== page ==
This is a more linear post where I explain how to use the terminal emulator on Xubuntu and a bit about SSH. I’m attending a course taught by Tero Karvinen and these actions are part of an assignment. The computer I’m using is an HP EliteBook 2570p and the OS version is Xubuntu 16.04.3.
Logging actions and monitoring
My first task was to create two entries to the system authentication log. In order to get access to the log, you first need navigate to the “root” folder. Root is, as the name implies, the first folder in which every other folder is included in. From the root folder, you can navigate to any other folder. Start by opening up the terminal with “Windows” + “t“.
The first thing we need to is to find out where we are. To do this, you can type in “pwd” (print working directory), and the terminal will tell you your directory location. By default, you should be in your users home folder.
Now that we are aware of our surroundings, it’s time to navigate to the root folder. Navigation in the terminal happens by typing in the command “cd” (change directory). For instance, if you wanted to access a subfolder, you could type “cd foldername/”. If you want to access an upper folder, you can type “cd ..“, which will take you to the upper folder from your current one. Because we know that the root folder is the highest folder in the tree, we could just type “cd ..” in multiple times. Here I chose to use the command “cd /” which takes you to the root folder every time.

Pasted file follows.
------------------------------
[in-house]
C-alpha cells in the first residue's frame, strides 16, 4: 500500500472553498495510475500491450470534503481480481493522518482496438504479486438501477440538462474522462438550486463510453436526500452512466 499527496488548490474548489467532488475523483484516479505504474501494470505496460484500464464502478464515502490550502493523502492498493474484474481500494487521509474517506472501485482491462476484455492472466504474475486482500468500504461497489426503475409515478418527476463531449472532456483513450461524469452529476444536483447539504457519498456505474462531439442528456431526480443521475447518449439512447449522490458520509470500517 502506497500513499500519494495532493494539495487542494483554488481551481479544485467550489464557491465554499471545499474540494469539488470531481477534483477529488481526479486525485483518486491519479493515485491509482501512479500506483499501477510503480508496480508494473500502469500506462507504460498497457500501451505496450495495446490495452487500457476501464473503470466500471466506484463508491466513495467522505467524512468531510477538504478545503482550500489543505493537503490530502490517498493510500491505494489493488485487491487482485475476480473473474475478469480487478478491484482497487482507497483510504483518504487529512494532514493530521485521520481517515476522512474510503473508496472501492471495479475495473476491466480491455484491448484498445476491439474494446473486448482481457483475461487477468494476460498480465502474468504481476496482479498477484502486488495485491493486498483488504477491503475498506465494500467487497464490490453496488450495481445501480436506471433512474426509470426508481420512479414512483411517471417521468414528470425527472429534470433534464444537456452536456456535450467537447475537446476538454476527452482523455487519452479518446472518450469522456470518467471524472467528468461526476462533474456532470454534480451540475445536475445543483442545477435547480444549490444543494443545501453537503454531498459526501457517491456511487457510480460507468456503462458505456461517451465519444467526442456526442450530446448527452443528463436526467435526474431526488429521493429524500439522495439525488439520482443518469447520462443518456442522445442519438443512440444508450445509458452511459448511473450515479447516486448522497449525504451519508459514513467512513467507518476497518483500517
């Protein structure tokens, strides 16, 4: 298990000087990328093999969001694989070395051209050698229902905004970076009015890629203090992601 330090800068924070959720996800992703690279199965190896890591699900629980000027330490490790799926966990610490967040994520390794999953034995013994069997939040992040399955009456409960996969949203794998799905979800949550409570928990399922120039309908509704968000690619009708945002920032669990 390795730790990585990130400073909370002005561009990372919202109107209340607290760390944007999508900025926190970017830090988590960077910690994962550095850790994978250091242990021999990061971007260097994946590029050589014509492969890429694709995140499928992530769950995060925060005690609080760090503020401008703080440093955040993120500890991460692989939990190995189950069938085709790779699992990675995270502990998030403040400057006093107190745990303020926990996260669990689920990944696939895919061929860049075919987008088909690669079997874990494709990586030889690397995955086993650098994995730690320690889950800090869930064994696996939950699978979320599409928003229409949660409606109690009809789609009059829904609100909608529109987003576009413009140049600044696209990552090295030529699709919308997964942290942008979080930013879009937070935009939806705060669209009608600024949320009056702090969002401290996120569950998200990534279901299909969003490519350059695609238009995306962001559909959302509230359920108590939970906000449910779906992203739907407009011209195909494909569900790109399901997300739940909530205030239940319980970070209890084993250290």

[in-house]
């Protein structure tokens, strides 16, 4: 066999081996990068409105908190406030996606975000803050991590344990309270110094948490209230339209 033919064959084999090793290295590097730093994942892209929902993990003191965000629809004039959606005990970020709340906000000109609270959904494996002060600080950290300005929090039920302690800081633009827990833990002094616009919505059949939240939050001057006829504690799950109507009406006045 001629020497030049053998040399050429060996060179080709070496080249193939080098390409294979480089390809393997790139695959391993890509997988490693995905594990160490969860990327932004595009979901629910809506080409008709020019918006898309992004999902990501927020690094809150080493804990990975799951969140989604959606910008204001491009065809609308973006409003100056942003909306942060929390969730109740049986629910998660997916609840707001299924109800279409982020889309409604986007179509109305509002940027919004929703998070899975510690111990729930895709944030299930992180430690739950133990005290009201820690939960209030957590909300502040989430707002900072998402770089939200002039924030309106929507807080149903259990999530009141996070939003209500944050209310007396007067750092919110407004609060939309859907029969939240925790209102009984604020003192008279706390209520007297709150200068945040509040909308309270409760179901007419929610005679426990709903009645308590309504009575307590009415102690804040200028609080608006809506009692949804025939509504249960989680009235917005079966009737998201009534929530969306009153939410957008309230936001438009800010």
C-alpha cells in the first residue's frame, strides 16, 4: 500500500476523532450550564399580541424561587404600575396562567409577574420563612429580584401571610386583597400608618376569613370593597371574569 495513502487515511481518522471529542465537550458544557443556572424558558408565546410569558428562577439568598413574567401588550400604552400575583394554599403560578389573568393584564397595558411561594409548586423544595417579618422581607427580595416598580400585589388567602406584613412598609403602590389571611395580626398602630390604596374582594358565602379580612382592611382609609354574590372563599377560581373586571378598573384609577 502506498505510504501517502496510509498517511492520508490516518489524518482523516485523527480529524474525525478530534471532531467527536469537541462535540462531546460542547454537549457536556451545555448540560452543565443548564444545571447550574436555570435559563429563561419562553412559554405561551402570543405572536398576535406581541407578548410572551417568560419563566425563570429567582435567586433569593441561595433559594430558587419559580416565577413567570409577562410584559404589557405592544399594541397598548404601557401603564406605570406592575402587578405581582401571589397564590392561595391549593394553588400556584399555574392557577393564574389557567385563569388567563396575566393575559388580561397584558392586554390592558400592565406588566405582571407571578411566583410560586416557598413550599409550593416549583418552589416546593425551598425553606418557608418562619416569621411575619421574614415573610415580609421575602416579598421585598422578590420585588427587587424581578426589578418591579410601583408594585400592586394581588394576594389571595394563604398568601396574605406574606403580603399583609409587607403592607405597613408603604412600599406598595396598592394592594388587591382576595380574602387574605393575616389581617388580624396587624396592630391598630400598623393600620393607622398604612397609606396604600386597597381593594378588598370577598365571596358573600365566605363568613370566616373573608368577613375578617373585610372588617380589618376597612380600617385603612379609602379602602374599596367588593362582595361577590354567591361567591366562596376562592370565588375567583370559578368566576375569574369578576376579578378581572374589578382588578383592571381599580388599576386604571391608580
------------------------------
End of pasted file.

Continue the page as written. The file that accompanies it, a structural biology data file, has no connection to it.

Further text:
You can use pwd to make sure you’re in the root folder. If you see the “/” symbol, you’re in the correct one.
Now that we are in the highest folder, the only way is down. To see what folders and files the root folder has, use the “ls” (list) command.
Here we can see the folders included in root. I already know that the log file I need is in the directory var/log, so I need to navigate there. Here I can use the command “cd /var/log” to gain access. To see that the correct file is there, I’ll use ls to see the files in the folder.
Auth.log is there so now I only need to open it. I want to monitor the log file in real-time, so I’ll use the “tail -f auth.log” command to open it. This way I can see the changes happening to the log as I post commands to the terminal.
Here we can see that the auth.log is open. Now we can test if we can see the changes happening to it in real-time.
To test this out, I opened up another terminal window and typed “sudo apt-get update“. When the terminal asked for my password I deliberately gave it a false one. Here you can see how the log file reacted:
Jan 31 01:38:28 Mysterymachine sudo: pam_unix(sudo:auth): authentication failure; logname=oliver uid=1000 euid=0 tty=/dev/pts/6 ruser=oliver rhost= user=oliver
After I gave the terminal the correct password, the entry to the log was different:
Jan 31 01:39:10 Mysterymachine sudo: oliver : TTY=pts/6 ; PWD=/home/oliver ; USER=root ; COMMAND=/usr/bin/apt-get update
Jan 31 01:39:10 Mysterymachine sudo: pam_unix(sudo:session): session opened for user root by oliver(uid=0)
Jan 31 01:39:22 Mysterymachine sudo: pam_unix(sudo:session): session closed for user root
Let’s analyze these lines.
Jan 31 01:38:28 – a timestamp declaring the logging time.
Mysterymachine – PC name.